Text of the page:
Can you lighten your mood? A new study carried out by Psychologist Brian Wiltgen and biologists Ignacio Provencio and Daniel Warthen of the University of Virginia indicates that light may play a vital role in regulating fear and anxiety.
"As humans are diurnal, the absence of light can be a source of fear," Mr Wiltgen said. "But increased light can be used to reduce fear and anxiety and to treat depression.
"If we can come to understand the cellular mechanisms that affect this, then eventually abnormal anxiety and fear might be treated with improved pharmaceuticals to mimic or augment light therapy."
Using mice as models, they learned that intense light enhances fear or anxiety in the nocturnal mammals, in much the same way that darkness can intensify fear or anxiety in diurnal humans. Fear is a natural mechanism for survival. Some fears – like loud noise, sudden movements and heights – appear to be innate. Humans and other mammals also create 'learned fears' from their experiences with dangerous situations.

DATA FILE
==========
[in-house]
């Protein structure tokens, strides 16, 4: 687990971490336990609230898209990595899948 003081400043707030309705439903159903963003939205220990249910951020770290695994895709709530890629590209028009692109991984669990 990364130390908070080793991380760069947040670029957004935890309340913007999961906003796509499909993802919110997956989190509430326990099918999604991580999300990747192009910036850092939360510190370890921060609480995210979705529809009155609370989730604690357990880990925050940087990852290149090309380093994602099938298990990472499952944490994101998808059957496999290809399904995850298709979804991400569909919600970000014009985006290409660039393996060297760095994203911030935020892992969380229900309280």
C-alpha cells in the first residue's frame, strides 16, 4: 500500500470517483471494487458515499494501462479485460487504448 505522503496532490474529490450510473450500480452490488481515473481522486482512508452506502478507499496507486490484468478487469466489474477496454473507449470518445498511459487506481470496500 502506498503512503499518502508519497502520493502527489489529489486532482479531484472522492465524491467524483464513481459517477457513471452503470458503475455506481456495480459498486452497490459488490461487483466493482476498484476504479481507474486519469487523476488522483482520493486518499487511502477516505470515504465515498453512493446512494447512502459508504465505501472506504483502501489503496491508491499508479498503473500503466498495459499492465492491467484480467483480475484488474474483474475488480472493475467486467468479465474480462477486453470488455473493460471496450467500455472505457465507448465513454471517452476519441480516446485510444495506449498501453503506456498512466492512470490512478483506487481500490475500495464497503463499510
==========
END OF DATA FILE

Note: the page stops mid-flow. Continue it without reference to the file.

Understanding how light regulates learned fear may inform therapies aimed at treating fear-based disorders like anxiety, panic, specific phobias and post-traumatic stress.